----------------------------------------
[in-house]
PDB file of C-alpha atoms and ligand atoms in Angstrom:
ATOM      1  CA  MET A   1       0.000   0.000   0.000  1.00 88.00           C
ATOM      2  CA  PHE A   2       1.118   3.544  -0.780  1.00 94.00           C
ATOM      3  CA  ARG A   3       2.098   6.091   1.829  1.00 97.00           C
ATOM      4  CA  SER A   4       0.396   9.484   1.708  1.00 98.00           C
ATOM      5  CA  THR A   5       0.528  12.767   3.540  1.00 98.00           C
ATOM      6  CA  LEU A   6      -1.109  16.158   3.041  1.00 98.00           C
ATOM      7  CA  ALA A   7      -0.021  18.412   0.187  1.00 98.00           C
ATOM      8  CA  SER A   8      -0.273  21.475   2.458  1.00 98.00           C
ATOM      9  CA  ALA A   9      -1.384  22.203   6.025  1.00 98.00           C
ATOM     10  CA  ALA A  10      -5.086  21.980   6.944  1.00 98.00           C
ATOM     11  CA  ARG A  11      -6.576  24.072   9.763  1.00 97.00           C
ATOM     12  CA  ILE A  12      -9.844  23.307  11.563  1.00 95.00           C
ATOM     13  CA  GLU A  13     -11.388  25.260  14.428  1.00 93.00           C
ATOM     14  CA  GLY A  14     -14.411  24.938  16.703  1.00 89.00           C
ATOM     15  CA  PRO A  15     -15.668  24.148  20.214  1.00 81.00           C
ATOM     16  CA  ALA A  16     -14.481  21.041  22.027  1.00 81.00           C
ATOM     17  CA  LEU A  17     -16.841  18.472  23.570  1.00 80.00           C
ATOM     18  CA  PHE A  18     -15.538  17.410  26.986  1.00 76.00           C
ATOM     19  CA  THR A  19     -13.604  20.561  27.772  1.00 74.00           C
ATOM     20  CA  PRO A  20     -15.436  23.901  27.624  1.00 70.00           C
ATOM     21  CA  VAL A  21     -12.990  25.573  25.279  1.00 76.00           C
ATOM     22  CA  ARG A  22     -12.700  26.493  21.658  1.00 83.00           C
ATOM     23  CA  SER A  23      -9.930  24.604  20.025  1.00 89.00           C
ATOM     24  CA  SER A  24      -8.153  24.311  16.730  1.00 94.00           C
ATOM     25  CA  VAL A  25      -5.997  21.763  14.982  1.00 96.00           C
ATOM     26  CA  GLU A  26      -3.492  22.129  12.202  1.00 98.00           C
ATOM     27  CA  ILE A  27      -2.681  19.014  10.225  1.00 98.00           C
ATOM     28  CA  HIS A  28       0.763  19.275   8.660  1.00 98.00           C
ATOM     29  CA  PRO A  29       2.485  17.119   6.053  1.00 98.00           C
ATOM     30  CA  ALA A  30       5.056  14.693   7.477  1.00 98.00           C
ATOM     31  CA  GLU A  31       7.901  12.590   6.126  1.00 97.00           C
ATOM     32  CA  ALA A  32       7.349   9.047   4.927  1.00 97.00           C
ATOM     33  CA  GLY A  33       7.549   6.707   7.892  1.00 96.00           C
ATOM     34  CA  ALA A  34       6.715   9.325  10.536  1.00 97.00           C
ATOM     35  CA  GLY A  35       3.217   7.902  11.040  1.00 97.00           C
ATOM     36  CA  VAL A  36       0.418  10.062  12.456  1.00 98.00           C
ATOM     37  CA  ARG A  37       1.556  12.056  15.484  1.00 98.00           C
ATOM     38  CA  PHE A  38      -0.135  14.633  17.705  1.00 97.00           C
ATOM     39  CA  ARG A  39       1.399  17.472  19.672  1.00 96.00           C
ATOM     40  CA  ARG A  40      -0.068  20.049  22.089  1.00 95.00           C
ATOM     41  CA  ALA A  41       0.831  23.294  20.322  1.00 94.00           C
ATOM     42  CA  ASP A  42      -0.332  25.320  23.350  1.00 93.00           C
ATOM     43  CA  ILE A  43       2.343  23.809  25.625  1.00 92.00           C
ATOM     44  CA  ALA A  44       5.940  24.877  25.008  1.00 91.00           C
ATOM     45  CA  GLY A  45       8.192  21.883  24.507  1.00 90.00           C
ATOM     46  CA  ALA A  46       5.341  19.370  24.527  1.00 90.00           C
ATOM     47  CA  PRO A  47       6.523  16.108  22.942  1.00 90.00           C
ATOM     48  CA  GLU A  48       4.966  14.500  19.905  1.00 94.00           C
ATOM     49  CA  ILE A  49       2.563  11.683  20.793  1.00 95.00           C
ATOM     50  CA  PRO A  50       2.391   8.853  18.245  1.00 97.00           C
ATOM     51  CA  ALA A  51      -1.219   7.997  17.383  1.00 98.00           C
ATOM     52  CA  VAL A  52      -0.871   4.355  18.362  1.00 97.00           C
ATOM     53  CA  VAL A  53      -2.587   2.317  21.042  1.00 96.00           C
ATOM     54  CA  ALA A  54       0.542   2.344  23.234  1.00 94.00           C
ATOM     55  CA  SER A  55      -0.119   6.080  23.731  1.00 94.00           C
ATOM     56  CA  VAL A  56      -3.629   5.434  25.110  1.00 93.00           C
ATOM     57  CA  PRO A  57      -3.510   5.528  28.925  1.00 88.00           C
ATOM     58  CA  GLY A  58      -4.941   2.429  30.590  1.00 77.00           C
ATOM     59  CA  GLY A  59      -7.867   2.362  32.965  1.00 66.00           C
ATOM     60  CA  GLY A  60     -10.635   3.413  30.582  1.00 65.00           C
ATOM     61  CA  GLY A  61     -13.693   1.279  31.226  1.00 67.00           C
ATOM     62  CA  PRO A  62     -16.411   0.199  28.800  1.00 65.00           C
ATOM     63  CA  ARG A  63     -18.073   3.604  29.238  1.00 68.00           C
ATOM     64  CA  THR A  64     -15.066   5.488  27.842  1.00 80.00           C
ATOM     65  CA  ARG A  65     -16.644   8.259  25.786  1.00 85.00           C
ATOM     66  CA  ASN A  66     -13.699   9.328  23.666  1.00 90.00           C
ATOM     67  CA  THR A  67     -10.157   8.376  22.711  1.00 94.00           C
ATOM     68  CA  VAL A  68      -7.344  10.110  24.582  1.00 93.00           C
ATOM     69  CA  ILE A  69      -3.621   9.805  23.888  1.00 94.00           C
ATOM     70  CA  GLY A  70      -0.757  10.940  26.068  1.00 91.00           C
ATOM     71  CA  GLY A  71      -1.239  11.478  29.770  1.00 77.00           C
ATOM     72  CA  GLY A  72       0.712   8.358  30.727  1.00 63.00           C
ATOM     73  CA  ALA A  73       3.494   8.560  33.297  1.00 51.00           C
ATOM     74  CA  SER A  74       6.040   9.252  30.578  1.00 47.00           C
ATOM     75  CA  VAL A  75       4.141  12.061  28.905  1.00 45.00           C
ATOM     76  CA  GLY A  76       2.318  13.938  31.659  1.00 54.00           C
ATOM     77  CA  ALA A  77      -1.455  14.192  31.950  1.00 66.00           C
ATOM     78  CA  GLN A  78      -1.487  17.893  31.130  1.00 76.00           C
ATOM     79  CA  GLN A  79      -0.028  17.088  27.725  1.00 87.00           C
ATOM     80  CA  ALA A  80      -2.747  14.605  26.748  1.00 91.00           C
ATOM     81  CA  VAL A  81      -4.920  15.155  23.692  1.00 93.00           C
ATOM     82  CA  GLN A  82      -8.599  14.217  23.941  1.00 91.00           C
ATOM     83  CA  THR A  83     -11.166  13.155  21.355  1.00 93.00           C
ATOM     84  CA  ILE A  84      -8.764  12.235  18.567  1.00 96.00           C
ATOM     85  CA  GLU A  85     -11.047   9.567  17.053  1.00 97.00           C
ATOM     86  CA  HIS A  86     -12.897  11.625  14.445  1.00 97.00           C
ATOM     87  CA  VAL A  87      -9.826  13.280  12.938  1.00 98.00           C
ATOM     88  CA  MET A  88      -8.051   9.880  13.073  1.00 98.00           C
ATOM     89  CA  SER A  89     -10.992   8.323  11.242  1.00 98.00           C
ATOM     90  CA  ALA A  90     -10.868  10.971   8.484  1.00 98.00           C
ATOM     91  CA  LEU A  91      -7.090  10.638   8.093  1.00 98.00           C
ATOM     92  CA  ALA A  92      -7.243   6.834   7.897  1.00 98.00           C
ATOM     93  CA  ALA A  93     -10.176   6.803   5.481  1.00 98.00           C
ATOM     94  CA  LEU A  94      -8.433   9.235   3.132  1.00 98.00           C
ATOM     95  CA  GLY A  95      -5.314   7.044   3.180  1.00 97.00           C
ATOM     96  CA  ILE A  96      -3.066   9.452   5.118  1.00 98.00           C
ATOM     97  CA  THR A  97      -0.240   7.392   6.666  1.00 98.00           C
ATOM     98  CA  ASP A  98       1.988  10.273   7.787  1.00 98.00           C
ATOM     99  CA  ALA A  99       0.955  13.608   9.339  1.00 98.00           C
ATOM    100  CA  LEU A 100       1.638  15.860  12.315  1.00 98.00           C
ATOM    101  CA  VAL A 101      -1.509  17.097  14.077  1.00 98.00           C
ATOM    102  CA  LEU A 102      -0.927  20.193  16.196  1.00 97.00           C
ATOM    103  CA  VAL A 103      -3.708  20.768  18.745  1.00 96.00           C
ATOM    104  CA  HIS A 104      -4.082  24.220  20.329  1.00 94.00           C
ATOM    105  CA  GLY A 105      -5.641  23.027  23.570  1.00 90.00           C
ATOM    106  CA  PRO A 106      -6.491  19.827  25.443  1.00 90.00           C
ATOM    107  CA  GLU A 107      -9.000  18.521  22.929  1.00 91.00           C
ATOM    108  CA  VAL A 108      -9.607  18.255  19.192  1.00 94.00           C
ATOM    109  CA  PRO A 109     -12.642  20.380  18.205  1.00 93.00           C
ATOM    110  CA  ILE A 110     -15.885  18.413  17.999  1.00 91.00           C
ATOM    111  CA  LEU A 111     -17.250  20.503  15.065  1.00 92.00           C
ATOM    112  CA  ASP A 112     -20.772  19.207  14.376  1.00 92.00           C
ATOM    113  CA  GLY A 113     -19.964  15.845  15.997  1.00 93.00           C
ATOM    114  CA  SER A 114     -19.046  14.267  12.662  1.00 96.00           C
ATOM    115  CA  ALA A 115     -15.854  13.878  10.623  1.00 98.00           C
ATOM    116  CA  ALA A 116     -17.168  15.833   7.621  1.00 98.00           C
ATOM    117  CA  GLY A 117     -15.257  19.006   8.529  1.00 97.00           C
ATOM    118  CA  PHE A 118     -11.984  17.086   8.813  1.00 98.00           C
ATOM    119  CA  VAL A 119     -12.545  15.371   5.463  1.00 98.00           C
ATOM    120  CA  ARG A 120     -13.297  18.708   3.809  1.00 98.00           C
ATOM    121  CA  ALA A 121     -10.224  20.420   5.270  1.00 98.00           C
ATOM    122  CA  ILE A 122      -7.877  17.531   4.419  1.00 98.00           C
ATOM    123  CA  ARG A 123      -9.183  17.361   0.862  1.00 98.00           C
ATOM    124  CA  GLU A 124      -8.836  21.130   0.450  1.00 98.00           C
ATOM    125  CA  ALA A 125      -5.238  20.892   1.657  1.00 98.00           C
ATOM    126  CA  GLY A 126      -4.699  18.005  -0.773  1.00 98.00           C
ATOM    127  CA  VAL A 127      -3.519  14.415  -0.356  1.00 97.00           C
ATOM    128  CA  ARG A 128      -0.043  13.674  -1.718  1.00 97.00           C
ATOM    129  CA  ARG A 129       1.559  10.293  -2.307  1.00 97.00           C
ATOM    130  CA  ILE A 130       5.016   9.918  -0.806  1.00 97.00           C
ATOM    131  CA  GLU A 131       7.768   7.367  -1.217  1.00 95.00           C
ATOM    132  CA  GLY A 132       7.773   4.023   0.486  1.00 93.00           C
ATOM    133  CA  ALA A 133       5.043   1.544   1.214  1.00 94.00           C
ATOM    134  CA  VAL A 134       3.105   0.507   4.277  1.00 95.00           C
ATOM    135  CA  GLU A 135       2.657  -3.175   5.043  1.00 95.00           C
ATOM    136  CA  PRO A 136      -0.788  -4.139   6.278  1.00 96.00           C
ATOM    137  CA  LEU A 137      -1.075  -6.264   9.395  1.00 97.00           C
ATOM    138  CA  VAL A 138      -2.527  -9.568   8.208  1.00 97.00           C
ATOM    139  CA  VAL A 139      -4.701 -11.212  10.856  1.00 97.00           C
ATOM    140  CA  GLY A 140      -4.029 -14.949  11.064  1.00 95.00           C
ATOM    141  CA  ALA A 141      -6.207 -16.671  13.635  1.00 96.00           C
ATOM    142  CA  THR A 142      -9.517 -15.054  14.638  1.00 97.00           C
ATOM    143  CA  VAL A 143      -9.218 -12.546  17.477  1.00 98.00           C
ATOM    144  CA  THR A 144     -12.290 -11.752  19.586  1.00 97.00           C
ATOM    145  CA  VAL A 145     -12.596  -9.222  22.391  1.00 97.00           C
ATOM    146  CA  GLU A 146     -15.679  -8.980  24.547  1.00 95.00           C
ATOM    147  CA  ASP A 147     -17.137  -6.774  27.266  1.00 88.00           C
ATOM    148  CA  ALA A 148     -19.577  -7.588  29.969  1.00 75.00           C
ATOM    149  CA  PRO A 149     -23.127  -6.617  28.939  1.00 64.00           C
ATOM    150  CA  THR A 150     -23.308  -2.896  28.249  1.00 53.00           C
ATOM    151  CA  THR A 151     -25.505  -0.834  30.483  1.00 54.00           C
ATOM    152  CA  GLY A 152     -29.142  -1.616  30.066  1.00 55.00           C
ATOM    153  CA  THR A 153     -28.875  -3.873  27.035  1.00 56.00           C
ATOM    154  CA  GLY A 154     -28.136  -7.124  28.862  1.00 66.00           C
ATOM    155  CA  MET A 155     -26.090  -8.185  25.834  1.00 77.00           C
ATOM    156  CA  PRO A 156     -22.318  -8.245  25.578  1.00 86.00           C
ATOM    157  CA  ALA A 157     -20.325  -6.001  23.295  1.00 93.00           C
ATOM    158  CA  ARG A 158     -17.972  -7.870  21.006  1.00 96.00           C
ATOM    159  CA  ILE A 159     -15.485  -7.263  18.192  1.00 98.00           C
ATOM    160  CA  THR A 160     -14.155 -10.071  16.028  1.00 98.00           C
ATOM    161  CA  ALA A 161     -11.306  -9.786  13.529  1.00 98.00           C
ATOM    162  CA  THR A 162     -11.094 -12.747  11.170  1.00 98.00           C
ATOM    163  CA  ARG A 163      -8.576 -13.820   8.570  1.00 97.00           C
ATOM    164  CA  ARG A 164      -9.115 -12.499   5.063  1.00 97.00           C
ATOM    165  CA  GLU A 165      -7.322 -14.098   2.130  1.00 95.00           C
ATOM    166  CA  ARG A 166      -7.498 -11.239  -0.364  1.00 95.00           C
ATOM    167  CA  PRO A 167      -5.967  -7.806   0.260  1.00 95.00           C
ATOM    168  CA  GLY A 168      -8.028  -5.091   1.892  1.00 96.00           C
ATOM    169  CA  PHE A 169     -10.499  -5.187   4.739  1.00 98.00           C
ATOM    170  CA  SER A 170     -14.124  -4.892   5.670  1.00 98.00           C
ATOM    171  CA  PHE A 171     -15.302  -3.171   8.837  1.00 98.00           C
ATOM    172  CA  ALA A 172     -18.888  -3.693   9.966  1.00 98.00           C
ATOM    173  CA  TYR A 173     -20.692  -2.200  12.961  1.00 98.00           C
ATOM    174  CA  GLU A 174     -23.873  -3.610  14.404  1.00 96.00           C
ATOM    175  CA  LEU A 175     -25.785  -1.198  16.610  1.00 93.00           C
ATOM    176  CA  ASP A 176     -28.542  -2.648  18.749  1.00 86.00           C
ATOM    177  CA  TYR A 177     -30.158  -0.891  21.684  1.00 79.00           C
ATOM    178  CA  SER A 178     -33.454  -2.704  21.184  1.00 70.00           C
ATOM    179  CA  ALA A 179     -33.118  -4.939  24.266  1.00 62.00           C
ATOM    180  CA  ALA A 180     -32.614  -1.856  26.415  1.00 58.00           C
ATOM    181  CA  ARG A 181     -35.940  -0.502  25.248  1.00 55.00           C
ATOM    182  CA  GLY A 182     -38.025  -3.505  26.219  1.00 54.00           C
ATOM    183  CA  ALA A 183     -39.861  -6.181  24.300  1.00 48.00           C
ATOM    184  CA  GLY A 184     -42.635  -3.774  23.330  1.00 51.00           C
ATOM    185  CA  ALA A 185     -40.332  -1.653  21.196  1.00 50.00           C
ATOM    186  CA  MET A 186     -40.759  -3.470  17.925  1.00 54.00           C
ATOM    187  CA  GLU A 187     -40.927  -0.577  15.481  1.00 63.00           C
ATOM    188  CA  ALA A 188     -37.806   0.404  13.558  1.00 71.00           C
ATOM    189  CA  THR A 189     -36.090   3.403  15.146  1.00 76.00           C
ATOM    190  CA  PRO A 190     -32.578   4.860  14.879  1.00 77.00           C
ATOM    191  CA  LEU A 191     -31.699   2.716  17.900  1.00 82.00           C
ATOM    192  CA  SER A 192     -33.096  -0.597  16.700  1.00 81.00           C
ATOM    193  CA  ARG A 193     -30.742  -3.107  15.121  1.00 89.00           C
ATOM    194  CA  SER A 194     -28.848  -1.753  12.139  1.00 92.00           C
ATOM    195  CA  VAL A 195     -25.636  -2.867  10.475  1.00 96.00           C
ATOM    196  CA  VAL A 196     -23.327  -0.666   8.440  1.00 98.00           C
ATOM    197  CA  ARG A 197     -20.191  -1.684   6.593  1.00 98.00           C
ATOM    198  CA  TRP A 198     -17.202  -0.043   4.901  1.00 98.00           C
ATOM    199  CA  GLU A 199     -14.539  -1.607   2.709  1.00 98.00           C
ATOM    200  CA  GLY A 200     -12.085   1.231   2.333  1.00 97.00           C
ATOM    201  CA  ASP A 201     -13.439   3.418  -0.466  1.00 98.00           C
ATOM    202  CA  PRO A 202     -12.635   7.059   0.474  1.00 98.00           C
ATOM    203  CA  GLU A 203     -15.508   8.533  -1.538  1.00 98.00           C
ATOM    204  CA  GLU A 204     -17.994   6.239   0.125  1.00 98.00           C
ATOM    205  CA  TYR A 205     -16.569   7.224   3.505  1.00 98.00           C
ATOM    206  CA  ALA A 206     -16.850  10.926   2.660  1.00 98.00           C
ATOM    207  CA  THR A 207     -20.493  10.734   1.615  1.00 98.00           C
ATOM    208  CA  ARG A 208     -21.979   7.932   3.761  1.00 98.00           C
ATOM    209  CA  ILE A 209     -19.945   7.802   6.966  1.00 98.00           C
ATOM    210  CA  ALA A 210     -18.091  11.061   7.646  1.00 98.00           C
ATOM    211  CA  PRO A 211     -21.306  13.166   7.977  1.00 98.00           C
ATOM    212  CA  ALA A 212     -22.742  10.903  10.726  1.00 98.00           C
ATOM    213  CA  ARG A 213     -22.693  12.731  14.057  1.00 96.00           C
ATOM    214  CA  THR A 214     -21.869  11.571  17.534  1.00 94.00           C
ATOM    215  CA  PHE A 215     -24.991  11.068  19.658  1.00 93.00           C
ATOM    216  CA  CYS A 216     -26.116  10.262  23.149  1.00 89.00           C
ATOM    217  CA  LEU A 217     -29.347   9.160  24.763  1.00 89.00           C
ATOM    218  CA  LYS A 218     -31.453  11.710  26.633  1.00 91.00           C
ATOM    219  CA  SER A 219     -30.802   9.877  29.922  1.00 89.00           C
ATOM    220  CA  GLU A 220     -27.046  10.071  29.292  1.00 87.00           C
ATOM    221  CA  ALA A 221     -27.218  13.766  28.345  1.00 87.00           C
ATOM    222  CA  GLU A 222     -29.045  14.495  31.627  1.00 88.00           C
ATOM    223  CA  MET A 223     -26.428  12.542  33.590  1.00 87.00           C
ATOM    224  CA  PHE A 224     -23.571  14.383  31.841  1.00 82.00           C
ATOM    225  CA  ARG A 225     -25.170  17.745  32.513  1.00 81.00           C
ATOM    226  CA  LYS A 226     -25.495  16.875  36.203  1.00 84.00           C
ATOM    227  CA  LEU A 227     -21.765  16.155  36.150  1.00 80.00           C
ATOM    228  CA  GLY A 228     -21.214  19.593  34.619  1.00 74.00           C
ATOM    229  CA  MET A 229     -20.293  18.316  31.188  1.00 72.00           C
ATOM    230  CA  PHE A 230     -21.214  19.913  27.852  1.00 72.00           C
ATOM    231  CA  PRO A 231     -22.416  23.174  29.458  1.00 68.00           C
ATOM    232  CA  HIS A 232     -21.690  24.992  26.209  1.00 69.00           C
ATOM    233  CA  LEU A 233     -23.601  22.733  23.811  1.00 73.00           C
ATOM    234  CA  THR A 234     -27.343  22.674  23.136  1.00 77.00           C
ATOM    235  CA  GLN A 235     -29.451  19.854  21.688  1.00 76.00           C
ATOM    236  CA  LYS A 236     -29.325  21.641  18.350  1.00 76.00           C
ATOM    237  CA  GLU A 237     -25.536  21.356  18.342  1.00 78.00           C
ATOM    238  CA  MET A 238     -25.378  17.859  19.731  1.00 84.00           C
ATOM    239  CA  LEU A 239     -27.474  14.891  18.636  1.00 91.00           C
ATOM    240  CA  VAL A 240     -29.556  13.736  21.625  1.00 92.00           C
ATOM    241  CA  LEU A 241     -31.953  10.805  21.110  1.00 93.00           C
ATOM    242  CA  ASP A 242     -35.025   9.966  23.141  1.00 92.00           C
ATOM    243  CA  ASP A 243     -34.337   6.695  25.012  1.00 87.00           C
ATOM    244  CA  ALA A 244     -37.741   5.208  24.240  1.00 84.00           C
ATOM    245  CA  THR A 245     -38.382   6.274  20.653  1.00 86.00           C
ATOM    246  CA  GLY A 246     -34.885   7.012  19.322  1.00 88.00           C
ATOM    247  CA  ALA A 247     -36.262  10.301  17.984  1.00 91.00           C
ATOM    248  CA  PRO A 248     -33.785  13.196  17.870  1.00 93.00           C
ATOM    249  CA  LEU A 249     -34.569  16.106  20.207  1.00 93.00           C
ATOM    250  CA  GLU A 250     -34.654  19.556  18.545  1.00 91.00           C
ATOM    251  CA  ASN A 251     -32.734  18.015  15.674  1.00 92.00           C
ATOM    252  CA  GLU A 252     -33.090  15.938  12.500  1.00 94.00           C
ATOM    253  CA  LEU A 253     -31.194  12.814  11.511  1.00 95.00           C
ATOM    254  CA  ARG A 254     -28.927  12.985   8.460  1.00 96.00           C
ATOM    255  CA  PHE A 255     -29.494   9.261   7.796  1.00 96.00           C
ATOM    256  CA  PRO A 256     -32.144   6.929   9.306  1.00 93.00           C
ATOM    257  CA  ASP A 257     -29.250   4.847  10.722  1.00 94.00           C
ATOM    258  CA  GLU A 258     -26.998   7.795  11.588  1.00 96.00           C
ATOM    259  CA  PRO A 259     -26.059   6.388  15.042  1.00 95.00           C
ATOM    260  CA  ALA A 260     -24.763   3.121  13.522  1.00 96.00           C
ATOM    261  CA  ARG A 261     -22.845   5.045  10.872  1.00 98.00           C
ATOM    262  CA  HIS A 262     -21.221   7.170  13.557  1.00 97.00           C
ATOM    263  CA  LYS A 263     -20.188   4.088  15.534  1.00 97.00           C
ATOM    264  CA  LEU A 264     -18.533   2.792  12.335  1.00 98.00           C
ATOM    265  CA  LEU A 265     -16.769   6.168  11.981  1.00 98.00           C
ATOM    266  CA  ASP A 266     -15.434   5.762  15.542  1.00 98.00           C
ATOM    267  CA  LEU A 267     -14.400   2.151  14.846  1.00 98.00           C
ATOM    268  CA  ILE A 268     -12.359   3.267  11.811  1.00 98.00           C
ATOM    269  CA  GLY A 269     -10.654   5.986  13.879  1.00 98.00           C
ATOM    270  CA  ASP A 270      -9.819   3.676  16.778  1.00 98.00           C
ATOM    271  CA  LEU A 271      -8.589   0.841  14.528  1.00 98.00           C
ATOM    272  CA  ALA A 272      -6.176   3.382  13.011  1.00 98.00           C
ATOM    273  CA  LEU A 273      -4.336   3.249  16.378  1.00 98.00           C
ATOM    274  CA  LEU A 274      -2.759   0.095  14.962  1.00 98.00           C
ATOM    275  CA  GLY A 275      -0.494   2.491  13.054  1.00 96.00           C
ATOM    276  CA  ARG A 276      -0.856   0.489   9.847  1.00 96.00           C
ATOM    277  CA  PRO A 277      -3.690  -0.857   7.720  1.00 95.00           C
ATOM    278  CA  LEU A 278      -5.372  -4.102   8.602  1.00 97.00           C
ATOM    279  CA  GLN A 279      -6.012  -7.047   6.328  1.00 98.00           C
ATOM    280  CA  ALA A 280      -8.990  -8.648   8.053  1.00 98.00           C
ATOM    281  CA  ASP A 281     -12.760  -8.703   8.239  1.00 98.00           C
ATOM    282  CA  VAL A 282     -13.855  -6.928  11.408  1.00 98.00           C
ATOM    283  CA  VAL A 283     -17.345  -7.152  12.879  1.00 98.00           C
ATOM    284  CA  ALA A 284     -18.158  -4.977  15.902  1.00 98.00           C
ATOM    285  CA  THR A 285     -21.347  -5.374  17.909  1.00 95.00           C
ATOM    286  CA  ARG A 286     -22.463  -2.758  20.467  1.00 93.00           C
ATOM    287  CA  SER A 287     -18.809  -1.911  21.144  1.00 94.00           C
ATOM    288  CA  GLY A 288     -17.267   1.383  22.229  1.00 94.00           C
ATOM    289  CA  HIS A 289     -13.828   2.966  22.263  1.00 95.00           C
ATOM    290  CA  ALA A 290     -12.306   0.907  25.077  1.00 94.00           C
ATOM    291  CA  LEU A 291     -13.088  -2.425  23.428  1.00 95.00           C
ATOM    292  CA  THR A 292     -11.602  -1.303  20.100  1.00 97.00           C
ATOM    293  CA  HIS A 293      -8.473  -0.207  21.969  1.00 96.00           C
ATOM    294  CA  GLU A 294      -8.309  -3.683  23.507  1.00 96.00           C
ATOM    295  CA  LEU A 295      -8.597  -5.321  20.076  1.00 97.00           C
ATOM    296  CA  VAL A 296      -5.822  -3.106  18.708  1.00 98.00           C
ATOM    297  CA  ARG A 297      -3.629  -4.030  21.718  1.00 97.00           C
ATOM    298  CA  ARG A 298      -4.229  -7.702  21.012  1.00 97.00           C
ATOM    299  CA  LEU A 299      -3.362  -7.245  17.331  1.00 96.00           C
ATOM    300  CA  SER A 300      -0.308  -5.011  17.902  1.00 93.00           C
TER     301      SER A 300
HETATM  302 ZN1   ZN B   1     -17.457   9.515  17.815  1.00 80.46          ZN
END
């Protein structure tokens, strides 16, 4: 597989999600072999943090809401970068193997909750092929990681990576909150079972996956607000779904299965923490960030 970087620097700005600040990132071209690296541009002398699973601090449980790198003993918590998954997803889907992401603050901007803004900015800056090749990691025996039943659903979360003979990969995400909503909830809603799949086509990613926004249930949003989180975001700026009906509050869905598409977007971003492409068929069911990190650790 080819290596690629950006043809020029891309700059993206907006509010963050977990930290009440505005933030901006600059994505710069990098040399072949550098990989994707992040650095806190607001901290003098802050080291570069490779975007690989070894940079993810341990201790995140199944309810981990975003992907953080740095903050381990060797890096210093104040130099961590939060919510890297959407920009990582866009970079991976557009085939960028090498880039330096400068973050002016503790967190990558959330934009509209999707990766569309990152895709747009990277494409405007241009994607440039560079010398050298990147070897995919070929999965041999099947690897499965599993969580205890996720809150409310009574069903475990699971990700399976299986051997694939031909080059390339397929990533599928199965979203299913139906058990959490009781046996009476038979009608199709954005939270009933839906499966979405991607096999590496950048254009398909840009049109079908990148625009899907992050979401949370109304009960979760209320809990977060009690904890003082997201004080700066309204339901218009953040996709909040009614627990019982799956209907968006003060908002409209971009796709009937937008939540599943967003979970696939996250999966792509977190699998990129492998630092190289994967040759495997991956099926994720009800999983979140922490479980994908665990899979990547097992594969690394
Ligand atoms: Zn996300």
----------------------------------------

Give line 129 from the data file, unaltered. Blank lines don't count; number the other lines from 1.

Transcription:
ATOM    127  CA  VAL A 127      -3.519  14.415  -0.356  1.00 97.00           C